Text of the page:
Best for: a go-to shoe for all types of runs and workouts.
weights: 6.8 oz. (men’s), 5.9 oz. (women’s)
heel-toe offset: 8mm; 26mm (heel), 18mm (forefoot)

$110

ASICS has revamped its natural-motion training shoes with a more soft and flexible platform and a more snug-fitting upper. Two layers of smooth-flexing midsole foam and deep, strategically placed flex grooves create a pliable but supportive platform that doesn’t get in the way of a foot’s natural motion. But what makes this shoe buzzworthy is the stretchy engineered mesh upper. It accommodates various foot shapes and allows uninhibited forefoot and toe splay at the forward part of a stride. There’s purposely no inherent support in this shoe at all, so this shoe is best for strong-legged, efficient runners yet versatile enough for long runs or as a speed and drill shoe.
Best for: A variety of types of runs and drills for efficient runners.
weights: 9.2 oz. (men’s), 7.5 oz. (women’s)
heel-toe offset: 4mm; 20mm (heel), 16mm (forefoot) for men; 19mm (heel), 15mm (forefoot) for women

$145

Karhu, a 99-year-old Finnish brand with a long history in running shoes, recently rejuvenated itself around its Fulcrum propulsion technology that guides a runner’s foot through a gait cycle. It has retooled its marquee neutral trainer with a more balanced, full-length Fulcrum unit aimed at channeling energy and guiding the foot from impact to toe-off. Our wear-testers reported that this shoe was a good all-around training model with a blend of cushioning and underfoot structure, and gave it high marks for fit and fluidity.
Best for: Moderate-length and longer runs.
weights: 10.4 oz. (men’s), 8.6 oz. (women’s)
heel-toe offset: 10mm; 22mm (heel), 12mm (forefoot)

$120

Although Zoot has a triathlon heritage and is mostly known for its slip-on racing shoes, it’s making a push to reach everyday runners. The Carlsbad—a strong follow-up to its award-winning Solana shoe from last year—is an impressive premium neutral cushioning shoe that serves up a luxuriously soft ride while also offering considerable responsiveness and a bit of support. The snappy feeling of this shoe, as well as its smooth-rolling flow, can be attributed to the thin carbon-fiber plate sandwiched between two layers of midsole foam. Testers loved this shoe for all of those reasons, but they also raved about the no-frills upper and well-connected fit.
Best for: high-mileage training, tempo runs and progression runs.
weights: 9.8 oz. (men’s), 8.9 oz. (women’s)
heel-toe offset: 10mm; 25mm (heel), 15mm (forefoot)

$130

Although this Swiss brand of shoes has only been in the U.S. for a few years, it’s made a big impression with its unique CloudTec cushioning system that extends from the outsole of the shoe. Four firmer-density rubber bumpers (called “clouds”) in the rearfoot absorb impact in conjunction with the softer middle layer midsole foam. As the foot rolls forward, nine softer and more resilient clouds energize the shoe for the toe-off phase with help of the slightly firmer and more responsive midsole foam in the the forefoot. Our testers were pleasantly surprised with the performance of the updated Cloudster and unanimously remarked about the semi-firm but very “springy” and “energetic” ride. It’s not as light as some other neutral cushioned trainers and it’s a tad less flexible than most, although that’s barely noticed with the unique rolling and spongy ride served up by this shoe. Our wear-test team loved this shoe for long runs and tempo runs, but weren’t as excited about it for shorter, faster workouts like fartleks or mile repeats. Several testers remarked about the unique upper design and materials, most notably the breathable perforated tongue and a stretchy mesh in the forefoot that—along with a slightly more volume in the forefoot—accommodates foot flex and toe splay. It’s definitely a unique sensation, but one that was generally liked by all of our testers.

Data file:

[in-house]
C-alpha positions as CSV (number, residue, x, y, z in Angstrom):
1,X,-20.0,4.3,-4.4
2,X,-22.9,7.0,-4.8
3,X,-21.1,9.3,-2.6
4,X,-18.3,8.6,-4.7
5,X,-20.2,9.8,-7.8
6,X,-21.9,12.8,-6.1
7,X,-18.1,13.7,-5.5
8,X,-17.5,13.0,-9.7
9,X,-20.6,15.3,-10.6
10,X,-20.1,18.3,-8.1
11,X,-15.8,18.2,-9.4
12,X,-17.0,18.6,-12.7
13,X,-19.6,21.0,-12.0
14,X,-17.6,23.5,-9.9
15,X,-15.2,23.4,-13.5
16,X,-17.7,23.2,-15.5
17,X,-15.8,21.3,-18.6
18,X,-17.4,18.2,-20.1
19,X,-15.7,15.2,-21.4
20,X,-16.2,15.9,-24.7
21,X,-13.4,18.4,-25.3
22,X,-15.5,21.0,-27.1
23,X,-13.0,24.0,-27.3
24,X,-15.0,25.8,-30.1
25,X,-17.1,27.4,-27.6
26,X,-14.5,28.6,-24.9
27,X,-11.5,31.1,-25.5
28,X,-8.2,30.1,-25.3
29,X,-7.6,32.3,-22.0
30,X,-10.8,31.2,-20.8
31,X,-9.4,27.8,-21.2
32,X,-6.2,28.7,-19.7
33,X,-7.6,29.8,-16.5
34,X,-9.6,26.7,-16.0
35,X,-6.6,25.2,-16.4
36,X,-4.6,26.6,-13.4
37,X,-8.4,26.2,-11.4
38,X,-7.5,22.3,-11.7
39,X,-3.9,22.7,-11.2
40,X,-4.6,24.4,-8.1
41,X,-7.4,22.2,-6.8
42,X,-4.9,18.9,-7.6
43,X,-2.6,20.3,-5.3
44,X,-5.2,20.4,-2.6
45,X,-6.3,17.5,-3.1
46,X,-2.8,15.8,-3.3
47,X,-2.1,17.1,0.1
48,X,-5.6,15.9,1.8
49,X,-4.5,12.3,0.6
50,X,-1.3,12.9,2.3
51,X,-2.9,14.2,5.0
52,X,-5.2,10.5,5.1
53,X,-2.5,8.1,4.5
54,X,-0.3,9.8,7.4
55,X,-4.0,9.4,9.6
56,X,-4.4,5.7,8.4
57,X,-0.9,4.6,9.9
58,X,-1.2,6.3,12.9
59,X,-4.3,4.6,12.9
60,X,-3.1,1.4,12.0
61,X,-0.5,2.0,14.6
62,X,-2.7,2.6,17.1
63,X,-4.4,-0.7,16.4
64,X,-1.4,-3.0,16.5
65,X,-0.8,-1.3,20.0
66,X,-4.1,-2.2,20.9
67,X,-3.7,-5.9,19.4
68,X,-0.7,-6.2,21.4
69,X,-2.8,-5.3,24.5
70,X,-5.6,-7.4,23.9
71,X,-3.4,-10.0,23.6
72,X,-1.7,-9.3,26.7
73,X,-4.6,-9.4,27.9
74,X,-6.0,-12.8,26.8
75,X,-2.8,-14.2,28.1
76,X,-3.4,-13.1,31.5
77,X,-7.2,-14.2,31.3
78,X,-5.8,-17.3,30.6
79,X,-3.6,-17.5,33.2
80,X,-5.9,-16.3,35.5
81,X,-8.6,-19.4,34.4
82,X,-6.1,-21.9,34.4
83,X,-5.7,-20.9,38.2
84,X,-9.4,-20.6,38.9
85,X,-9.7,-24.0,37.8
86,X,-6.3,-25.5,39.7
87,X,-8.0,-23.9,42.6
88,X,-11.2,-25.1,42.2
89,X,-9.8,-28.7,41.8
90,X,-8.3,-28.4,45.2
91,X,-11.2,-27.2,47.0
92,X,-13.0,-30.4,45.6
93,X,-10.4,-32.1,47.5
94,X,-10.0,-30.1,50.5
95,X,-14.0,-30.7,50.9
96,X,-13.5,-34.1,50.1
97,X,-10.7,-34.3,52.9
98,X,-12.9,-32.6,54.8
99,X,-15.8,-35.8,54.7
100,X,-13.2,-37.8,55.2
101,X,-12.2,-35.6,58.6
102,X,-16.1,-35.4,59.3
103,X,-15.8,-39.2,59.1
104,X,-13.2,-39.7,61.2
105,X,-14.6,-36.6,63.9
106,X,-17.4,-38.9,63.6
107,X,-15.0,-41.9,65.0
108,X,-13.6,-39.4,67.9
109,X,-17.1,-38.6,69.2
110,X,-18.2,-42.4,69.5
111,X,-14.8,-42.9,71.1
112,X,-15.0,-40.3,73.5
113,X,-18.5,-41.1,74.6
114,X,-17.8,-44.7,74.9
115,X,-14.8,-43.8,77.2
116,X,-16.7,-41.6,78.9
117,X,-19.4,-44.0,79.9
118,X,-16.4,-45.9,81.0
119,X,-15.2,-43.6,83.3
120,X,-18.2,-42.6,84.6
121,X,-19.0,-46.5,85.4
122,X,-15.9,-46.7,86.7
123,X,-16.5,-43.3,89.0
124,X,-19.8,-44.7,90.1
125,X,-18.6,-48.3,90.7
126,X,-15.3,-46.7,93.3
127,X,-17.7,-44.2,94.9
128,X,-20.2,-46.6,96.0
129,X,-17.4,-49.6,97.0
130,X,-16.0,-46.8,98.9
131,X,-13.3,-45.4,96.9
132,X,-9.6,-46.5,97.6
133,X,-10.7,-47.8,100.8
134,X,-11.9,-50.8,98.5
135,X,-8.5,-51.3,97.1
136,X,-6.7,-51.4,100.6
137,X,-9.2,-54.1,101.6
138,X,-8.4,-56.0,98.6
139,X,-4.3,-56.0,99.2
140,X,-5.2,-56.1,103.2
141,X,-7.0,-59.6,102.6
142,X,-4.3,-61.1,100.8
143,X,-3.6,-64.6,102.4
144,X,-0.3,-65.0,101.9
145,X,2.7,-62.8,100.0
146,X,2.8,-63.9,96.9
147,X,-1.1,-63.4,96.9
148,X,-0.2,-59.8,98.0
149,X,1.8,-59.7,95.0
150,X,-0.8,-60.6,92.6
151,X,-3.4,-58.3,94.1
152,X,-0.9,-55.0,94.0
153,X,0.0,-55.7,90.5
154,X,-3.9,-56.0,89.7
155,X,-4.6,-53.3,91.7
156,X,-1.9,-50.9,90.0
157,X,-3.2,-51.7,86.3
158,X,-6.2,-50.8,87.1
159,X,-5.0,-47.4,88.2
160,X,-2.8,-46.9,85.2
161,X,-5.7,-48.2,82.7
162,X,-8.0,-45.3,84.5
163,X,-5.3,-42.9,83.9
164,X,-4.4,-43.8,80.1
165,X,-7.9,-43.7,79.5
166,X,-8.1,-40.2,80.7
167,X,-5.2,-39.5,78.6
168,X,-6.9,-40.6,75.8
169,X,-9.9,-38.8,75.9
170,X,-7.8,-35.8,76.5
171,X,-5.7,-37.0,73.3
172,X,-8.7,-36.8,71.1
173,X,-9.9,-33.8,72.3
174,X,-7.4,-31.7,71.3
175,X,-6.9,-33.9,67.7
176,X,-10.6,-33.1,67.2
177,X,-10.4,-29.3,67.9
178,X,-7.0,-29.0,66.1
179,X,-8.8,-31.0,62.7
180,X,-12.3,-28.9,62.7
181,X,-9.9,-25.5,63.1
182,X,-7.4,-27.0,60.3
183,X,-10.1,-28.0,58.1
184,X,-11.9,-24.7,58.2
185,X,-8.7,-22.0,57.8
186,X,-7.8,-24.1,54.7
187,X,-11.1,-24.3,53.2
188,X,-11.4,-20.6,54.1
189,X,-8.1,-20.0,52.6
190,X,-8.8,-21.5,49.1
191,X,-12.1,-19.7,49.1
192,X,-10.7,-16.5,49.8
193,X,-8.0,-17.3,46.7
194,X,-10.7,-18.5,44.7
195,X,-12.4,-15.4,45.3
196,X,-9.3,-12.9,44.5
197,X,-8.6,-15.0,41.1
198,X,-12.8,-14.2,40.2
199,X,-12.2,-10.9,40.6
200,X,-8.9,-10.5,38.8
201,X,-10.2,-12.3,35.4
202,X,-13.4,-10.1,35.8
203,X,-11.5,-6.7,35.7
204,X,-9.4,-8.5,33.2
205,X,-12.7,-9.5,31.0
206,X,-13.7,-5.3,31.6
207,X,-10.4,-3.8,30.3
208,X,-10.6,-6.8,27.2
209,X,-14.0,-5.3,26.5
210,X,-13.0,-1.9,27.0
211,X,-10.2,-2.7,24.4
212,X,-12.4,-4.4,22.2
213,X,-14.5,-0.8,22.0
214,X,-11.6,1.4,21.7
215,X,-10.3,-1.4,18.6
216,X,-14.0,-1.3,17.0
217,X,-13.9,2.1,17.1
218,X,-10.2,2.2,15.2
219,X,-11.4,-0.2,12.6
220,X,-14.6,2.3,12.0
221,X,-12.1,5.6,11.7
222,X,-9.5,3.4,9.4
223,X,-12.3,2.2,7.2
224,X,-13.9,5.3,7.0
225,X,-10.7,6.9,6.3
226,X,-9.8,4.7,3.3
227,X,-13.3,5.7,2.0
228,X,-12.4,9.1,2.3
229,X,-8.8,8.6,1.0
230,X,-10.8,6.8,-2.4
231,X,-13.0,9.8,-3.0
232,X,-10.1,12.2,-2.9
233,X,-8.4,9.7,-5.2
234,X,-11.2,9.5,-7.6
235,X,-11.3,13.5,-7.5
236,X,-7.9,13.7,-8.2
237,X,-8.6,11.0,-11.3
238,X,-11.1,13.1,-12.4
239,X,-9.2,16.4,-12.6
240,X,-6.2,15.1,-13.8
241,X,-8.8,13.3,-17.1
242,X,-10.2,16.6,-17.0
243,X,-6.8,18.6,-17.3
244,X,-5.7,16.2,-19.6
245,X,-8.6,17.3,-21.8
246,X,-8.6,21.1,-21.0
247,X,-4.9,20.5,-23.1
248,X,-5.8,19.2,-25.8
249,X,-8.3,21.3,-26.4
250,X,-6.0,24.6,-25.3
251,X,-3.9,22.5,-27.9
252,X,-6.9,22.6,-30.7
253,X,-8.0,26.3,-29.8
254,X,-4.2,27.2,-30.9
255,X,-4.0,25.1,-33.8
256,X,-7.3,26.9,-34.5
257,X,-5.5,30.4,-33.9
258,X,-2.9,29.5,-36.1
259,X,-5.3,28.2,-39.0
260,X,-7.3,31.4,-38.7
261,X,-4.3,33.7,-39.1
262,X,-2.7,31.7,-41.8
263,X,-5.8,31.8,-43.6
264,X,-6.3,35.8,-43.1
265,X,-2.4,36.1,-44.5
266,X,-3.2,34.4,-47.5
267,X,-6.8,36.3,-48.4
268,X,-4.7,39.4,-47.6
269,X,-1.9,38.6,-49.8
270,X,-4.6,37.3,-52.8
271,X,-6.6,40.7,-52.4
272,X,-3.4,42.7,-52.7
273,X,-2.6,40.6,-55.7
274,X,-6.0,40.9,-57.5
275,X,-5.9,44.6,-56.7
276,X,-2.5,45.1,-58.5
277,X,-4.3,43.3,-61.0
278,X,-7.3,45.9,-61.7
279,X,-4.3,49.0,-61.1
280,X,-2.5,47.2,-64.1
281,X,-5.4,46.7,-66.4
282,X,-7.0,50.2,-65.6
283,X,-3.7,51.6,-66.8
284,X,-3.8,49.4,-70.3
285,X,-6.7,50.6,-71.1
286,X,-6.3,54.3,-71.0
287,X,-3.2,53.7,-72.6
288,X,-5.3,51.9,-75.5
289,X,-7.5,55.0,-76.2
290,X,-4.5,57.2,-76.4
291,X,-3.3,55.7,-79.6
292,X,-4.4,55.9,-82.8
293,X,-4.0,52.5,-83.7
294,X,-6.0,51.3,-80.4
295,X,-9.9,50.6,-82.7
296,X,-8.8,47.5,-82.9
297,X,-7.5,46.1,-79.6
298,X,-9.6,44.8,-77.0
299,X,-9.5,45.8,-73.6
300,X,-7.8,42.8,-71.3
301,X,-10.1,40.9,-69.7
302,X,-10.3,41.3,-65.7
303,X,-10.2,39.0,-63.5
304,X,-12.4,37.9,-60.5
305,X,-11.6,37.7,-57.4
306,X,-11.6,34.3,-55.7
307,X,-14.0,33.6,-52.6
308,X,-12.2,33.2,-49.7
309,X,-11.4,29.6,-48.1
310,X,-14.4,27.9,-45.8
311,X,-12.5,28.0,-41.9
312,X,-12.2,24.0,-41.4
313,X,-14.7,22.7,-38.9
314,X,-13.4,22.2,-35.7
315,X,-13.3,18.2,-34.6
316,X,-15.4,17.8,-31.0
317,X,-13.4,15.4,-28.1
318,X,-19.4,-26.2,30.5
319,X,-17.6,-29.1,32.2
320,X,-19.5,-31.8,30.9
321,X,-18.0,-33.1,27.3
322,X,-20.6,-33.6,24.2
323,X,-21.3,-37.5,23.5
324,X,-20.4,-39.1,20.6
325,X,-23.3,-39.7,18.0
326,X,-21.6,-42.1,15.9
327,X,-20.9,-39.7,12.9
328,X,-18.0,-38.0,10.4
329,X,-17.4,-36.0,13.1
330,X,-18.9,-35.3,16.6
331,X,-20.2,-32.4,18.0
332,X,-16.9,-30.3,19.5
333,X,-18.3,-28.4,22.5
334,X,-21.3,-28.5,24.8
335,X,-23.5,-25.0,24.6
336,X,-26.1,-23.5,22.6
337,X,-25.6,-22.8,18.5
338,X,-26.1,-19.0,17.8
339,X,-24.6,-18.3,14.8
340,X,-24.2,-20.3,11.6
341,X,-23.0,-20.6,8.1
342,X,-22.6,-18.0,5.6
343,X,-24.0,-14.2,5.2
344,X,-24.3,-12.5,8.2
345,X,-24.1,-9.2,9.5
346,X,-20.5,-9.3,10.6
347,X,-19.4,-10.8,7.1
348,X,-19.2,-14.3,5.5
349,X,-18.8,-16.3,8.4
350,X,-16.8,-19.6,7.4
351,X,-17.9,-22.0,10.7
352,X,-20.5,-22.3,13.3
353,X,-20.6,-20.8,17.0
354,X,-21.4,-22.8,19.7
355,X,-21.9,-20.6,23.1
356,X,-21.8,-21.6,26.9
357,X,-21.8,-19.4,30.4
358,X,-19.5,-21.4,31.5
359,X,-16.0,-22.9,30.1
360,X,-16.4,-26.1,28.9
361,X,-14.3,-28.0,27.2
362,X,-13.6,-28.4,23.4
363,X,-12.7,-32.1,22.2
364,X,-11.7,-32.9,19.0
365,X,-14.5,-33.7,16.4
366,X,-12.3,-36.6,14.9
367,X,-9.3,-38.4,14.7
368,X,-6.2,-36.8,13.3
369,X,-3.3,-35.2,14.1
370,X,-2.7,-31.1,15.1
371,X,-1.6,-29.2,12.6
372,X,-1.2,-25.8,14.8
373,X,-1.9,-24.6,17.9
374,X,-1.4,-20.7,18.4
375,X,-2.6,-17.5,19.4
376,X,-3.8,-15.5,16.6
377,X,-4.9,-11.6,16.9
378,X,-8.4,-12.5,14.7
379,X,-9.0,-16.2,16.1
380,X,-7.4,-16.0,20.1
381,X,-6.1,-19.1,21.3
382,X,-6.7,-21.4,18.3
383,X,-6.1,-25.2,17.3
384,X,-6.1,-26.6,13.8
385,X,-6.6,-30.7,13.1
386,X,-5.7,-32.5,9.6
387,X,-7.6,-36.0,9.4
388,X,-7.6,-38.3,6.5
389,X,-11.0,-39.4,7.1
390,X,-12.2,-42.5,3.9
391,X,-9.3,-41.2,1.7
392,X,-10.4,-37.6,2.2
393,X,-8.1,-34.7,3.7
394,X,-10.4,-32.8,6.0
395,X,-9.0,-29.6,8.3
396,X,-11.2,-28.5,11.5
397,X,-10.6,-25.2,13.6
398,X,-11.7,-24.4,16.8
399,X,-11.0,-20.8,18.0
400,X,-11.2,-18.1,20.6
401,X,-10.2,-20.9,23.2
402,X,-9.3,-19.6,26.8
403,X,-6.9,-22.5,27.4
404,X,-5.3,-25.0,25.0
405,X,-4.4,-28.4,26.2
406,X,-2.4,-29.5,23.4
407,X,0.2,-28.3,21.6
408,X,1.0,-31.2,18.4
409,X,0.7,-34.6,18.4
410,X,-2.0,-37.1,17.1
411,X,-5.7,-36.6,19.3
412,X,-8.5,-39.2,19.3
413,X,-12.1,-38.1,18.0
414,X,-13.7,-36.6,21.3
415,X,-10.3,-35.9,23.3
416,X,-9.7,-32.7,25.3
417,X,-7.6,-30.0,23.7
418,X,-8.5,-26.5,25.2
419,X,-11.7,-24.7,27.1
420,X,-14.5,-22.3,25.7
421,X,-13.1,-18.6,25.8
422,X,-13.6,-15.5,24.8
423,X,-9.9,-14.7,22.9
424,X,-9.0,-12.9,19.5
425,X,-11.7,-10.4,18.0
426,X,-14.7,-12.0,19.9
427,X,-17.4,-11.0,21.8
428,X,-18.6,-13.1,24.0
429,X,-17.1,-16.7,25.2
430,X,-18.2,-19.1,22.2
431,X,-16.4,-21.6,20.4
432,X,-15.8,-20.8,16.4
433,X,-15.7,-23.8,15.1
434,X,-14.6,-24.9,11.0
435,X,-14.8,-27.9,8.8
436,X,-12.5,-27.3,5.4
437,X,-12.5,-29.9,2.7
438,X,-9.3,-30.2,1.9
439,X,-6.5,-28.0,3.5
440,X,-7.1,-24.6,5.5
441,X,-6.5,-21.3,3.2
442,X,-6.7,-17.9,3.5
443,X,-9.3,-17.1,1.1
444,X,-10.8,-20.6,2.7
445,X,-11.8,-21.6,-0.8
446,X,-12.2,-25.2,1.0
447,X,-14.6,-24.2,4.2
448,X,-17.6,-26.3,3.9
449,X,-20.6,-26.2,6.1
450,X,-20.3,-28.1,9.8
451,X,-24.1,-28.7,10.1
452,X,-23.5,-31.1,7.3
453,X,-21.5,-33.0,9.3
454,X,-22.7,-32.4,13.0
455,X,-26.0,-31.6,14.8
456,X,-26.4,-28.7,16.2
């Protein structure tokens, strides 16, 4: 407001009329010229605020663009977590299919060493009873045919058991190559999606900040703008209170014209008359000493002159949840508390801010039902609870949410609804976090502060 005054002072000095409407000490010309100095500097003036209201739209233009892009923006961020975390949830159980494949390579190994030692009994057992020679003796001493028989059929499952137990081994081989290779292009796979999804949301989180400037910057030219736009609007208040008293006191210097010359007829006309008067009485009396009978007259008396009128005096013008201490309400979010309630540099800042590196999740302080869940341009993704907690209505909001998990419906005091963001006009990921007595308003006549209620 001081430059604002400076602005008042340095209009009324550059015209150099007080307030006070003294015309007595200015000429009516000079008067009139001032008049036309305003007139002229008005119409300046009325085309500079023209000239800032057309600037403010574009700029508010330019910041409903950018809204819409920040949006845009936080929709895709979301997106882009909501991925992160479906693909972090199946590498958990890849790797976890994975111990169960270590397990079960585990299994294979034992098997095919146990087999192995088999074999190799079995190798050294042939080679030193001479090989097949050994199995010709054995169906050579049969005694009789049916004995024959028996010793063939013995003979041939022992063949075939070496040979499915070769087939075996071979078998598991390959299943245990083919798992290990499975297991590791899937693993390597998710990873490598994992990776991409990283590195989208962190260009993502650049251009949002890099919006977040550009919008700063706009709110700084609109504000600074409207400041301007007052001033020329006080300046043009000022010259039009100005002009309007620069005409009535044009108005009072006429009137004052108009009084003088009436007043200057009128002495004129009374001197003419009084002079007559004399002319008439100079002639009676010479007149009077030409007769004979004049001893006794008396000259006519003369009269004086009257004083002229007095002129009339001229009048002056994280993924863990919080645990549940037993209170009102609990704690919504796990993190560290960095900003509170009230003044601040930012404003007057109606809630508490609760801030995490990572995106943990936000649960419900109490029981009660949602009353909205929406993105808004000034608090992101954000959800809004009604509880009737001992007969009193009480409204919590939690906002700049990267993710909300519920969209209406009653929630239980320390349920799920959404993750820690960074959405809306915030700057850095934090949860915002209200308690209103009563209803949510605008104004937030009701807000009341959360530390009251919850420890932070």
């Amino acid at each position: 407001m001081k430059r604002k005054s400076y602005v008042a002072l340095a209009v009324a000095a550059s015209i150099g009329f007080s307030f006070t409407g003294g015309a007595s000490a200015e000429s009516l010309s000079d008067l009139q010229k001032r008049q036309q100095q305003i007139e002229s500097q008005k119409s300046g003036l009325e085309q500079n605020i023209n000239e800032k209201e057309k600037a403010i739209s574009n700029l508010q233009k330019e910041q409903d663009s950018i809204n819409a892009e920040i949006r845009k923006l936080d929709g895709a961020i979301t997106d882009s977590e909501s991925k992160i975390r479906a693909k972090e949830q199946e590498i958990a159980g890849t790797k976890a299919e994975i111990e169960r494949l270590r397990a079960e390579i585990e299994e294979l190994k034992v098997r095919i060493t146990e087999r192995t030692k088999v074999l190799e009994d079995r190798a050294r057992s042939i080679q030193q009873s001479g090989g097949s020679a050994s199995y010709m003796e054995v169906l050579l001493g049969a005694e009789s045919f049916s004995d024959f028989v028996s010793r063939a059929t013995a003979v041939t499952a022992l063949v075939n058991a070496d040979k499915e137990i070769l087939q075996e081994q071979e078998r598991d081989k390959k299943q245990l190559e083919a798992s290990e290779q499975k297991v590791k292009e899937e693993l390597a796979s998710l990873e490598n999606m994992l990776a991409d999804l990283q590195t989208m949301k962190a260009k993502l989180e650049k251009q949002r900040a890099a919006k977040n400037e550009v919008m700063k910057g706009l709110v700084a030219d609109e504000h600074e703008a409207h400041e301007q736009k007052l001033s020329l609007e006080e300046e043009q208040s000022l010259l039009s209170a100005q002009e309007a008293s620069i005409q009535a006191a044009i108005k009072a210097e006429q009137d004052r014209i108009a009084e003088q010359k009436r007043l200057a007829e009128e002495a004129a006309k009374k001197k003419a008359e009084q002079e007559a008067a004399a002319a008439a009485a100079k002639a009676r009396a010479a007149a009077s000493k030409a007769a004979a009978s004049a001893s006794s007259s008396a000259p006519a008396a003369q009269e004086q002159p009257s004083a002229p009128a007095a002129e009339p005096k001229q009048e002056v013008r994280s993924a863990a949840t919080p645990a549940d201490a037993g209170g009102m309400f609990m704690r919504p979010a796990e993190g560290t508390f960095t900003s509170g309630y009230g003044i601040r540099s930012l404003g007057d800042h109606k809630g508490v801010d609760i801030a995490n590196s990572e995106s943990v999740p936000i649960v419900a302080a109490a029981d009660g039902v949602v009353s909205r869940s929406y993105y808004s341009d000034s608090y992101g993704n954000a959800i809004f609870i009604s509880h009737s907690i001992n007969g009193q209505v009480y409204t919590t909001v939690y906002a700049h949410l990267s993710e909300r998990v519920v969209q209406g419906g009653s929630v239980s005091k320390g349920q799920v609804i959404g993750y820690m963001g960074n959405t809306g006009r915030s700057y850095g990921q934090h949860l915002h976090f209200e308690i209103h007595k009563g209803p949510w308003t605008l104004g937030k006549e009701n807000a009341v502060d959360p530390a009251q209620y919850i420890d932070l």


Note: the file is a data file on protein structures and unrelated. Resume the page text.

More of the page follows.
Best for: all types of training, including long runs and up-tempo workouts.
weights: 10.7 oz. (men’s), 9.5 oz. (women’s)
heel-toe offset: 7mm; 27mm (heel), 20mm (forefoot)

$115

While Reebok has recently become more engaged in CrossFit and obstacle racing, this shoe is proof that it still has a vested interest in pure running. The second version of this soft-riding, neutral, cushioned shoe has a new upper offering an improved fit and more support, resulting in a more secure arch fit, improved forefoot flexibility and better heel-to-toe flow. Although several testers thought the toe box was a little constrained, our test team loved the unencumbered smoothness and agility of the ride. Reviewers commented that it feels much lighter than its actual weight and appreciated its versatility for both off runs and some faster workouts.
Best for: a wide range of training runs for neutral runners.
weights: 10.2 oz. (men’s), 8.2 oz. (women’s)
heel-toe offset: 10mm; 23mm (heel), 13mm (forefoot)

$120

This classic mild-stability shoe offers a touch of guidance for runners who need a just bit of control. The latest incarnation has been updated with a dynamic stretch mesh upper that not only enhances the fit, but increases the shoe’s moisture-wicking and breathability. The shoe’s stable ride derives from a lightweight, plastic Wave insert sandwiched between layers of foam in the rear. Our testers raved about this shoe, partially because the structure is effective but subtle—so much so that the Inspire mimics more of an energetic neutral training shoe.
Best for: Shorter to longer training runs at a variety of paces for runners who need a slightly more stable shoe.
weights: 9.7 oz. (men’s), 8.6 oz. (women’s)
heel-toe offset: 12mm; 24mm (heel), 12mm (forefoot)

$100

Skechers’ flagship GoRun shoe underwent a complete overhaul for its fourth edition, and the result is a more versatile training shoe capable of slightly longer runs. Changes included a thicker foam undercarriage, a broader waist and a new form-fitting upper. Even though it’s vastly different from previous models, the new GoRun maintains the snug fit, supreme flexibility and soft, natural-feeling ride that defined earlier models. It has less of a rockered profile, and the dual-density midsole foam configuration makes it slightly more supportive and better for longer runs—fast and slow. This shoe still has a predominantly soft and insubstantial feeling and lacks the structure and protection of other shoes intended for long-distance training.